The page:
Coffee Sharply Higher On Heavy Rain In Brazil And Smaller Guatemalan Coffee Exports

March arabica coffee (KCH23) on Tuesday closed up +6.50 (+3.67%), and Mar ICE robusta coffee (RMH23) closed up +23 (+1.13%).

Coffee prices Tuesday settled sharply higher, with arabica climbing to a 1-1/2 week high.  Coffee had carry-over support from Monday as heavy rain in Minas Gerais, Brazil’s largest arabica growing region, has kept farmers out of fields and delayed the application of fertilizers and pesticides, which may lead to lower coffee yields.  Also, the heavy rain has led to an increase in coffee rust in some trees.  Somar Meteorologia reported Monday that Brazil’s Minas Gerais region received 63.4 mm of rain last week, or 126% of the historical average.  Minas Gerais accounts for about 30% of Brazil’s arabica crop.

In a bullish factor, robusta coffee inventories are shrinking as ICE-monitored robusta coffee inventories Tuesday fell to 5,935 lots, the lowest since contract rules changed in 2016.

A bearish factor for arabica coffee is the steady increase in ICE arabica coffee inventories.  Since falling to a 23-year low of 382,695 bags on November 3, ICE arabica coffee inventories rose to a 7-1/4 month high of 891,933 bags last Wednesday.

Smaller global coffee exports are bullish for coffee prices after the International Coffee Organization (ICO) reported on February 2 that Oct-Dec global coffee exports have fallen -2.8% y/y to 30.27 mln bags.  Cecafe reported last Thursday that Brazil Jan green coffee exports fell -18.5% y/y to 2.52 mln bags.  Coffee exports from Guatemala, the second-largest coffee producer in Central America, fell -8% y/y in January to 172,439 bags.  Coffee exports from Colombia, the world’s second-largest producer of arabica coffee beans, fell -19% y/y to 835,000 in January.  Vietnam Jan coffee exports sank -27.7% y/y to 142,544 MT.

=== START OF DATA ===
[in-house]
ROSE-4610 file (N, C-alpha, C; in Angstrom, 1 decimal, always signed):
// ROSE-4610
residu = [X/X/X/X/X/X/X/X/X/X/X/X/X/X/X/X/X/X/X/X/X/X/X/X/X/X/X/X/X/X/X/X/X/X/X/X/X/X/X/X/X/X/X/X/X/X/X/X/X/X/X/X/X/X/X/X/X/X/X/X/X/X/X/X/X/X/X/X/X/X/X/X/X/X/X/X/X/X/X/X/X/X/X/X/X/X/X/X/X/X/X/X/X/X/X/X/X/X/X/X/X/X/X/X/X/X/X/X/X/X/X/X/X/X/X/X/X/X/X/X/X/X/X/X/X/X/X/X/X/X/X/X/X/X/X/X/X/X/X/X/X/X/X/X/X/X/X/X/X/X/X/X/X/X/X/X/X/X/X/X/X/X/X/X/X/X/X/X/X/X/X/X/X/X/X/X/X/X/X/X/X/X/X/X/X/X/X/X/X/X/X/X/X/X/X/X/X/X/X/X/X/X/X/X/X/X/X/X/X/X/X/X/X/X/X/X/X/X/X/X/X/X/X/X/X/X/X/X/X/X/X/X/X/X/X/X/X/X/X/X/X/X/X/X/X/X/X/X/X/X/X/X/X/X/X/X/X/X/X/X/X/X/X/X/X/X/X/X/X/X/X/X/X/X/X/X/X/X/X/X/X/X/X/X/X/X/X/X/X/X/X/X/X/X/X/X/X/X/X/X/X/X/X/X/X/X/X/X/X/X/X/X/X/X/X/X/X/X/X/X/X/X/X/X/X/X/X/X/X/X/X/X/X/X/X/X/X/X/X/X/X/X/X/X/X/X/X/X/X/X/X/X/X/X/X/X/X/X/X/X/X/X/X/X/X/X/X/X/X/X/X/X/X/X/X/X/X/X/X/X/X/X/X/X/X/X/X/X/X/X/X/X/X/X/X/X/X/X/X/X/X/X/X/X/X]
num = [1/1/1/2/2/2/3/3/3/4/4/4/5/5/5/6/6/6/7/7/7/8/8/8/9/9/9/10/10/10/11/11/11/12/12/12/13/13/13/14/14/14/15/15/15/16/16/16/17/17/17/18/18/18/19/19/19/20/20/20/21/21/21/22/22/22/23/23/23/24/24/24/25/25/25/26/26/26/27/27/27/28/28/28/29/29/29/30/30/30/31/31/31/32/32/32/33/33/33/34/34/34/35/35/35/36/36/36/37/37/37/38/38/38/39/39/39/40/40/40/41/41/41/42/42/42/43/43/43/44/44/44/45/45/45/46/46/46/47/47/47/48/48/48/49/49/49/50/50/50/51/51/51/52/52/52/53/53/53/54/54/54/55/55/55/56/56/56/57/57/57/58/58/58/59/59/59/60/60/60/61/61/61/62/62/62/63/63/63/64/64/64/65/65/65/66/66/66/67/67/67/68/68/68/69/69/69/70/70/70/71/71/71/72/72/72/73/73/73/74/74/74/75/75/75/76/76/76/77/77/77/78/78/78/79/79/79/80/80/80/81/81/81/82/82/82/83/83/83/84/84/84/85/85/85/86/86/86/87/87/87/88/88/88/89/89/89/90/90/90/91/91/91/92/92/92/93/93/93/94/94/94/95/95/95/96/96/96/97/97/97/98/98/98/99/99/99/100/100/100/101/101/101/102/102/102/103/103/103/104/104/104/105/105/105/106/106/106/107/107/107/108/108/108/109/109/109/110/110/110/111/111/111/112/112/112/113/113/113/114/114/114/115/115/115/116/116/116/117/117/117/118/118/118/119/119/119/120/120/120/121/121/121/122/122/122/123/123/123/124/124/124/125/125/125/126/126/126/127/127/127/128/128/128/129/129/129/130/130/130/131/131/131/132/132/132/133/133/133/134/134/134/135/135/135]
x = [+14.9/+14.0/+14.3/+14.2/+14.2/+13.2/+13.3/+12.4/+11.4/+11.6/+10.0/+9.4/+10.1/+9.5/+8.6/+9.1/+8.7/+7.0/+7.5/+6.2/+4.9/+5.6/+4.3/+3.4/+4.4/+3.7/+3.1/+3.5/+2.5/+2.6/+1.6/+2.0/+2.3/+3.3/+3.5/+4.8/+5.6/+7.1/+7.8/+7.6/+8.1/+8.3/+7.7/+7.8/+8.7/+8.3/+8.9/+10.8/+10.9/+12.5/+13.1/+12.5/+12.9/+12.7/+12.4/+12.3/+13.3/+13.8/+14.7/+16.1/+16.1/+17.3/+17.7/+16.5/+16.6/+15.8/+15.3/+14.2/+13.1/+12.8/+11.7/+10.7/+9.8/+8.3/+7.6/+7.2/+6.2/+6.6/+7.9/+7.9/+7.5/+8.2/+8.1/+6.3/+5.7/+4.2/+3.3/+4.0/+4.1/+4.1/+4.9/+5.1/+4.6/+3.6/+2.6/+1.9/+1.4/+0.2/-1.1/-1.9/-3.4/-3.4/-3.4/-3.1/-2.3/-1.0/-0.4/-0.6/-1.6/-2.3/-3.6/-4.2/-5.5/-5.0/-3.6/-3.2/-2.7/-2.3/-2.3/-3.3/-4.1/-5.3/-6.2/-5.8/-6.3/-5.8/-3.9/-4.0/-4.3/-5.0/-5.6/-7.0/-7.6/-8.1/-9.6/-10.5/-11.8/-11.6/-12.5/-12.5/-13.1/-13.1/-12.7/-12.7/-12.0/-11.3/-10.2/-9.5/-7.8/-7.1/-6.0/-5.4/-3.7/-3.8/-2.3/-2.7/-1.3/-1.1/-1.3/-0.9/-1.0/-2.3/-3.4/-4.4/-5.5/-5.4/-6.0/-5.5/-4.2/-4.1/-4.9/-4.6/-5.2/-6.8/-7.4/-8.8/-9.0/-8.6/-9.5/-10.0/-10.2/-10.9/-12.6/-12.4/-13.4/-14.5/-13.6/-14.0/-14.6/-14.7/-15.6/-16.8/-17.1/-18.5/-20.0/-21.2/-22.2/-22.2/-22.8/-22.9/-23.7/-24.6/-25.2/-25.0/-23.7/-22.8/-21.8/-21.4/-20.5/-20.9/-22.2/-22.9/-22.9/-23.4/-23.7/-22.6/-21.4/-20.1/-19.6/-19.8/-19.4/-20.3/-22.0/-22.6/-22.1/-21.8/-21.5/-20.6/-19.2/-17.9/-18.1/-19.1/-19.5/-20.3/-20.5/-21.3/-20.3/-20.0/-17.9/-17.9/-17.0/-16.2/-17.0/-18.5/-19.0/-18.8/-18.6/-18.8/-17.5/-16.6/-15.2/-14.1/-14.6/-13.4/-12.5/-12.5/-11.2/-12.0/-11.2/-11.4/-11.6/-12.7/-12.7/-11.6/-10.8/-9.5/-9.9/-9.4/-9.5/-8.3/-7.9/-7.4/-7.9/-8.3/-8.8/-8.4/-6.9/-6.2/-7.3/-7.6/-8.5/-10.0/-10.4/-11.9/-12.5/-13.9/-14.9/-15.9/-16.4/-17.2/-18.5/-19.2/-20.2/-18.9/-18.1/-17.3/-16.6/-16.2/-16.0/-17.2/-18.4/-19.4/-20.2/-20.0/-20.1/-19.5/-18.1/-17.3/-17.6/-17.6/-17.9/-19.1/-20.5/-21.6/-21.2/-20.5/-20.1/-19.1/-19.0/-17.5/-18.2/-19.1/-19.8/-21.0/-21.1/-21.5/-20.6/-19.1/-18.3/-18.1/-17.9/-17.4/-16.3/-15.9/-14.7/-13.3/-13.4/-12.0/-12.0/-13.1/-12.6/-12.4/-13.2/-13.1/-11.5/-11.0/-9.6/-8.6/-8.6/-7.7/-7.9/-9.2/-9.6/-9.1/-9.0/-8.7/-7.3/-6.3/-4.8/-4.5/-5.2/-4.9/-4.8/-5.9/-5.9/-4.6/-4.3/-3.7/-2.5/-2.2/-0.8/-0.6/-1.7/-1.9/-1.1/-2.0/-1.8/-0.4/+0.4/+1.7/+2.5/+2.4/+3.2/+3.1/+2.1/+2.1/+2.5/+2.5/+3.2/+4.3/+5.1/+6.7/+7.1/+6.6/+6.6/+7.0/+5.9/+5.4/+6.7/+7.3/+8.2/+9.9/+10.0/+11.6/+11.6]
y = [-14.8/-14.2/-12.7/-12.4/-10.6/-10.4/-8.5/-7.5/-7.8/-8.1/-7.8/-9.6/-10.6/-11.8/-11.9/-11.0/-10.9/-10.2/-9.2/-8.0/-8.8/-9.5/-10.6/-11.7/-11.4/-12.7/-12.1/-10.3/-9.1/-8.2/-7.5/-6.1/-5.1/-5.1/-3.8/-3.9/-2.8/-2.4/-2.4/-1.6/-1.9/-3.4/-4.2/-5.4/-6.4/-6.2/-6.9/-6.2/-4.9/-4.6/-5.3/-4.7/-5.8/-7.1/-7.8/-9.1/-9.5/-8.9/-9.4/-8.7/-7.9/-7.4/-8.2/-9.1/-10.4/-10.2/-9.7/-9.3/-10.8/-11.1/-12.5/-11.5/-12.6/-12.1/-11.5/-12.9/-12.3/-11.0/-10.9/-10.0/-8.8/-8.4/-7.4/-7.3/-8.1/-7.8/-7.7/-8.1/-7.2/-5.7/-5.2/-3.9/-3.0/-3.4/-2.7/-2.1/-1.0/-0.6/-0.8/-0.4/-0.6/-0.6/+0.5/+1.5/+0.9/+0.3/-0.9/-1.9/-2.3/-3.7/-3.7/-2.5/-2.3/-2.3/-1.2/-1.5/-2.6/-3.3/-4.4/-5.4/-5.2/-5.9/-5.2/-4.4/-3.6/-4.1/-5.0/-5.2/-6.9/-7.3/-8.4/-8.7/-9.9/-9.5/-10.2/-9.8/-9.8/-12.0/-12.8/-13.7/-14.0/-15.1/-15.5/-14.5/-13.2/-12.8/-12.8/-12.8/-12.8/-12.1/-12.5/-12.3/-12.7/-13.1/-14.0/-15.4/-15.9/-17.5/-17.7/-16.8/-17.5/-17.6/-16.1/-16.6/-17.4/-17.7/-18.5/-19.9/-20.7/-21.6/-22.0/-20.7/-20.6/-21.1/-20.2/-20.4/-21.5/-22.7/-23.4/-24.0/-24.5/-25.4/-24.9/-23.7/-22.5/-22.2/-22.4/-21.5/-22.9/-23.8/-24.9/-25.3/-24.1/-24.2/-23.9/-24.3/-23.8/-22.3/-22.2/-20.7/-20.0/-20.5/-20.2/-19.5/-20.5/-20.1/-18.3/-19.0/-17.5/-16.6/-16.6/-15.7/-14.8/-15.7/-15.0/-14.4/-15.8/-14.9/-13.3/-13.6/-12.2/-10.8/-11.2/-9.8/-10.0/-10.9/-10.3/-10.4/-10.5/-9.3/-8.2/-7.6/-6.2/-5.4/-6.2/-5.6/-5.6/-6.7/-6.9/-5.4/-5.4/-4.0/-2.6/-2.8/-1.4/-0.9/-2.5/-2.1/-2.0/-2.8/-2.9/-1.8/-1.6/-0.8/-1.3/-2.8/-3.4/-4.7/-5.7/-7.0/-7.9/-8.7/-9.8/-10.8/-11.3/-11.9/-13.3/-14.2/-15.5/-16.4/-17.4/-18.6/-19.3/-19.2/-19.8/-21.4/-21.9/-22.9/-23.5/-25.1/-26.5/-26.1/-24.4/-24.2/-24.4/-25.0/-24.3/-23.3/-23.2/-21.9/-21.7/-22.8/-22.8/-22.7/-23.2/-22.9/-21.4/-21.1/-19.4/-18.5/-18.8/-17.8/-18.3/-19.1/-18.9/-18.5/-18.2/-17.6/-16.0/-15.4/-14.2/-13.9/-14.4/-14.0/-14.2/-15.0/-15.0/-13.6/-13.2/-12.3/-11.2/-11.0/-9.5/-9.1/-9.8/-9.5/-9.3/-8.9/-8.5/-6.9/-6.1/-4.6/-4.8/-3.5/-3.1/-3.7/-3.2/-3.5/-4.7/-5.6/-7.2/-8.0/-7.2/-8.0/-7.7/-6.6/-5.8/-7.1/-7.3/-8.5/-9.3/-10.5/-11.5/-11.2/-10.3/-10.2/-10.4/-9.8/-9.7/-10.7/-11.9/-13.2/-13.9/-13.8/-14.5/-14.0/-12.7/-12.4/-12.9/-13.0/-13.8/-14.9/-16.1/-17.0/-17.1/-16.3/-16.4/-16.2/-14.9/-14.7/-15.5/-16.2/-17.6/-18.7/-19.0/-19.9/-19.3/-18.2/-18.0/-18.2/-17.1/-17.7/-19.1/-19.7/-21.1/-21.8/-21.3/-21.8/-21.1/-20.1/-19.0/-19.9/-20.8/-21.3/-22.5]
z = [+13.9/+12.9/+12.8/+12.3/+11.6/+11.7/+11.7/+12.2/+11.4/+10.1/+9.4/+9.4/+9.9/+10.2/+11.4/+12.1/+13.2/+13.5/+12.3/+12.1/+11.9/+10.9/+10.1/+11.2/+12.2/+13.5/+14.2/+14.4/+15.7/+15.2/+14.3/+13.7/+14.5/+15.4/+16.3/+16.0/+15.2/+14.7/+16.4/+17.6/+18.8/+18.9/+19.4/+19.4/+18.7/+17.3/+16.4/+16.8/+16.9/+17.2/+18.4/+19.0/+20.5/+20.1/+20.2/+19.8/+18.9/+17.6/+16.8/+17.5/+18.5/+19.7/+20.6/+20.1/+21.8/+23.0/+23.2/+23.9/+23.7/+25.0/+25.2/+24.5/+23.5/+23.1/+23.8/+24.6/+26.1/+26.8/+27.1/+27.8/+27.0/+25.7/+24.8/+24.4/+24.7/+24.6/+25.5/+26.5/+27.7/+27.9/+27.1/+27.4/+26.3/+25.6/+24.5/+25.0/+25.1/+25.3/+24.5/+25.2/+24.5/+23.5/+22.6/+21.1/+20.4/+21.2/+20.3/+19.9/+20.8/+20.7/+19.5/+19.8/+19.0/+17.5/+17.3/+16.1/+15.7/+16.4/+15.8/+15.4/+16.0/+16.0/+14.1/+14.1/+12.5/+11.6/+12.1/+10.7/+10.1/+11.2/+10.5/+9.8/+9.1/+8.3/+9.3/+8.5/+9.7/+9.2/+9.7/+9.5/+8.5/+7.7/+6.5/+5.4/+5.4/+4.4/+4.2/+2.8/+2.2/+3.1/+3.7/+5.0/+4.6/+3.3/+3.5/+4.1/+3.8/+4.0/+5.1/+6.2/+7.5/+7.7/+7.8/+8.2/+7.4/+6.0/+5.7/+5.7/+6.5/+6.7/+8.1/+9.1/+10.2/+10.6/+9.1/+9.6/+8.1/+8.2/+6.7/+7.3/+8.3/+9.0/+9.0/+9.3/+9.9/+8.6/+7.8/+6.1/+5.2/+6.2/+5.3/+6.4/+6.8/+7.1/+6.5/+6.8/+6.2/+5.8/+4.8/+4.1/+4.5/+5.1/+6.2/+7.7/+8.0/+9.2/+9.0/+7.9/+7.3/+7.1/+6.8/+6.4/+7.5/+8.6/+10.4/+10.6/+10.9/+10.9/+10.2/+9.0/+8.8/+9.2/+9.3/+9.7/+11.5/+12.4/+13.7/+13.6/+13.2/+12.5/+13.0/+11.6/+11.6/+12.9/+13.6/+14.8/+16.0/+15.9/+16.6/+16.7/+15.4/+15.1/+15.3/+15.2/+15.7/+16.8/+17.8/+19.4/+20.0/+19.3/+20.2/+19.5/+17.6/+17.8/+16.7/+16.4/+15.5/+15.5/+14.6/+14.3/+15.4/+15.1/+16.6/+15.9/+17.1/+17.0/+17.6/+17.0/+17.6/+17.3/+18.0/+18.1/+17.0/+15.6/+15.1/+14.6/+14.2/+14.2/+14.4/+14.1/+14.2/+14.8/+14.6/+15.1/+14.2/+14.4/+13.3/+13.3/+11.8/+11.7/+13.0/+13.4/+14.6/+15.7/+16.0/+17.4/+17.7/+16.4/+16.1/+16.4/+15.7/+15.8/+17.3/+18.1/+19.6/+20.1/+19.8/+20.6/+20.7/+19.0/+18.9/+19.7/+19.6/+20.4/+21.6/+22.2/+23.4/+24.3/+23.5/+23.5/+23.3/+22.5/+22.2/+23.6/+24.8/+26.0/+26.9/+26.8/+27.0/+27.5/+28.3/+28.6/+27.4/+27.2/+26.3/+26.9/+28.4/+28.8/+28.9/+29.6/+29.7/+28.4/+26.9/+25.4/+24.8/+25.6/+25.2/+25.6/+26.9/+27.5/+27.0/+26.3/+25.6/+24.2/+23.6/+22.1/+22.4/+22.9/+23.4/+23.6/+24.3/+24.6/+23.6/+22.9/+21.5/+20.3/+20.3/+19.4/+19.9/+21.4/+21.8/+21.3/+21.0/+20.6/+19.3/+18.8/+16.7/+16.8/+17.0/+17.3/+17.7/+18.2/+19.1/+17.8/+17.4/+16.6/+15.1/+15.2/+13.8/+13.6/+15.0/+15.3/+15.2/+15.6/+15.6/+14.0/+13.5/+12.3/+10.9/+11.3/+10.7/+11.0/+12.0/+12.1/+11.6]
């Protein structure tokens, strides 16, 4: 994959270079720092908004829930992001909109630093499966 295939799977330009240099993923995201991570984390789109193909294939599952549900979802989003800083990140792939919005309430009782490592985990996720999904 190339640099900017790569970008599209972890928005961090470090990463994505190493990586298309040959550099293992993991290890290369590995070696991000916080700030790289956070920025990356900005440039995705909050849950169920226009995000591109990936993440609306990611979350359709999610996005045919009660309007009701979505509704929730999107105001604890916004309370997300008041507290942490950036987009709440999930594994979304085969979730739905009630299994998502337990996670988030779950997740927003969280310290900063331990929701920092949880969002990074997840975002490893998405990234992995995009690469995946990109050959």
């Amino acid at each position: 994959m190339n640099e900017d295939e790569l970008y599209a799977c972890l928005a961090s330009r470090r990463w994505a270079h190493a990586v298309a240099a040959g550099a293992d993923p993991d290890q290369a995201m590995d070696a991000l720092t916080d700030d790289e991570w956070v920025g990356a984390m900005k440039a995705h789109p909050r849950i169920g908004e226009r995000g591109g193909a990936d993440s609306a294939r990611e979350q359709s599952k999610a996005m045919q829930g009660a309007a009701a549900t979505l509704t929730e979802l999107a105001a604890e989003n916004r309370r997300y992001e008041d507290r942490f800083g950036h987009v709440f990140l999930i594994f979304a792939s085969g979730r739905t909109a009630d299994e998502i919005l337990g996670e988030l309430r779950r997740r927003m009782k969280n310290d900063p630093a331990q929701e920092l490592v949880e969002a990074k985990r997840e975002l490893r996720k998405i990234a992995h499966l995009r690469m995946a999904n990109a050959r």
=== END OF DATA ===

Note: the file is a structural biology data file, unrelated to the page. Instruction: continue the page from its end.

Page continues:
Robusta has support after coffee trader Volcafe forecasted that the global 2023/24 robusta coffee market would see a record deficit of 5.6 mln bags as Indonesia, the world’s third-largest robusta producer is expected to see its 2023/24 robusta coffee production fall to 9.1 mln bags, the smallest robusta crop in 10 years due to damage from excessive rainfall across its growing regions.

The USDA, in its bi-annual report released on December 23, cut its global 2022/23 coffee production estimate by -1.3% to 172.8 mln bags from a June estimate of 175.0 mln bags.  In addition, the USDA cut its 2022/23 global coffee ending stocks estimate by -1.7% to 34.1 mln bags from a June estimate of 34.7 mln bags.  Meanwhile, the USDA’s Foreign Agriculture Service (FAS) on November 22 cut its Brazil 2022/23 coffee production forecast by -2.6% to 62.6 mln bags from a prior estimate of 64.3 mln bags.  This year was supposed to be the higher-yielding year of Brazil’s biennial coffee crop, but coffee output this year was slashed by drought.  By contrast, Conab on January 19 forecasted the 2022/23 Brazil arabica crop would increase +14.4% to 37.4 mln bags.

Source: Rich Asplund (Barchart)

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